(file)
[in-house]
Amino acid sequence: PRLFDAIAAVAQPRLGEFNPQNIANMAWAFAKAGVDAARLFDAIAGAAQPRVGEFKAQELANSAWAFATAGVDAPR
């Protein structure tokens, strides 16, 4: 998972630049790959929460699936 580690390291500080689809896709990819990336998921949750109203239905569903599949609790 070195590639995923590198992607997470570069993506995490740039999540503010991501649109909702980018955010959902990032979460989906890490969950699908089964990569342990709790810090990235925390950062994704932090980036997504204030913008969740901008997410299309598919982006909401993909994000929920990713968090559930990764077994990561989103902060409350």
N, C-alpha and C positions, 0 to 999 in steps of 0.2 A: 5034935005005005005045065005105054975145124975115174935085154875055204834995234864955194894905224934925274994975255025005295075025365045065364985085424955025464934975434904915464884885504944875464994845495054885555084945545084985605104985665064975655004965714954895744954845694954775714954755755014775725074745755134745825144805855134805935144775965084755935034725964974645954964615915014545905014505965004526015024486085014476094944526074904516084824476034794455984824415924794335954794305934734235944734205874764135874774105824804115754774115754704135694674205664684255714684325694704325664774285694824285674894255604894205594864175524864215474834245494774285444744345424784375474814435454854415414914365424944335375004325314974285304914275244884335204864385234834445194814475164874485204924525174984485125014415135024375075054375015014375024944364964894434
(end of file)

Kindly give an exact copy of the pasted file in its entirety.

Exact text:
[in-house]
Amino acid sequence: PRLFDAIAAVAQPRLGEFNPQNIANMAWAFAKAGVDAARLFDAIAGAAQPRVGEFKAQELANSAWAFATAGVDAPR
């Protein structure tokens, strides 16, 4: 998972630049790959929460699936 580690390291500080689809896709990819990336998921949750109203239905569903599949609790 070195590639995923590198992607997470570069993506995490740039999540503010991501649109909702980018955010959902990032979460989906890490969950699908089964990569342990709790810090990235925390950062994704932090980036997504204030913008969740901008997410299309598919982006909401993909994000929920990713968090559930990764077994990561989103902060409350």
N, C-alpha and C positions, 0 to 999 in steps of 0.2 A: 5034935005005005005045065005105054975145124975115174935085154875055204834995234864955194894905224934925274994975255025005295075025365045065364985085424955025464934975434904915464884885504944875464994845495054885555084945545084985605104985665064975655004965714954895744954845694954775714954755755014775725074745755134745825144805855134805935144775965084755935034725964974645954964615915014545905014505965004526015024486085014476094944526074904516084824476034794455984824415924794335954794305934734235944734205874764135874774105824804115754774115754704135694674205664684255714684325694704325664774285694824285674894255604894205594864175524864215474834245494774285444744345424784375474814435454854415414914365424944335375004325314974285304914275244884335204864385234834445194814475164874485204924525174984485125014415135024375075054375015014375024944364964894434